The FCC commissioners have voted unanimously to approve the DTV translator service to help fill in the kinds of TV station coverage gaps exposed in the Wilmington, NC, switch to digital.
According to an FCC source, there were not dissents on the item, which would allow broadcasters to apply to the commission for permission to boost their signals to better replicate their old analog coverage areas or reach areas where terrain can hamper reception.
The item had been on the agenda for the Dec. 18 meeting that was subsequently canceled, but was considered the least controversial of the media items.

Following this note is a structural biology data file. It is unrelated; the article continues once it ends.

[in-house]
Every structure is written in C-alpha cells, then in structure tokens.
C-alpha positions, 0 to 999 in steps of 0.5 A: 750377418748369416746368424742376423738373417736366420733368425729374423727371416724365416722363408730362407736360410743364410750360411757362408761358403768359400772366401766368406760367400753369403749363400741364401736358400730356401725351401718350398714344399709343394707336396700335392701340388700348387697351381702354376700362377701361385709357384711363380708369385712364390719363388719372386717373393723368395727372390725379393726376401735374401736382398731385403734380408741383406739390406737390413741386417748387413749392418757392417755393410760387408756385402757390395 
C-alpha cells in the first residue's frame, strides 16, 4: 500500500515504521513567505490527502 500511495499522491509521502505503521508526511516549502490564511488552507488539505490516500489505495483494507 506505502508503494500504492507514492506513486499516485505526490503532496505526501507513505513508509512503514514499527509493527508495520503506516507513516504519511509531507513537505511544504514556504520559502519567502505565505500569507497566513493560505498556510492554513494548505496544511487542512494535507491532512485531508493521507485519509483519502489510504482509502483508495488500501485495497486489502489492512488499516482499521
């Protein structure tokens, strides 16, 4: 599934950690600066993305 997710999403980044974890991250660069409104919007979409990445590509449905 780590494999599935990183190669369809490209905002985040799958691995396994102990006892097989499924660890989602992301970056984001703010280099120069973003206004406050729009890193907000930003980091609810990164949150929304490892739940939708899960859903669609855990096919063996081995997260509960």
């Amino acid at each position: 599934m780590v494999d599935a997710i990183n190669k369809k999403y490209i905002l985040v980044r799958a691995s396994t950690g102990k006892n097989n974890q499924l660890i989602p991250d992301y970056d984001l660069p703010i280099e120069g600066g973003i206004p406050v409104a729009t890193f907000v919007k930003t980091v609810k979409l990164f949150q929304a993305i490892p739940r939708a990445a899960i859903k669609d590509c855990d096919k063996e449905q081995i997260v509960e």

The FCC already adopted an item last month that will also help fill in those gaps using a distributed transmission system (DTS) which would allow them to use multiple towers with smaller coverage areas to reach their markets. While that system would use the same channel as broadcaster's digital signal, translators use a different channel.
In the wake of information gained from the Wilmington test, and under pressure from concerned legislators, the FCC has said its engineers were working on identifying the coverage gaps and taking steps to help broadcasters remedy them, which included the DTS vote and today's translator item.
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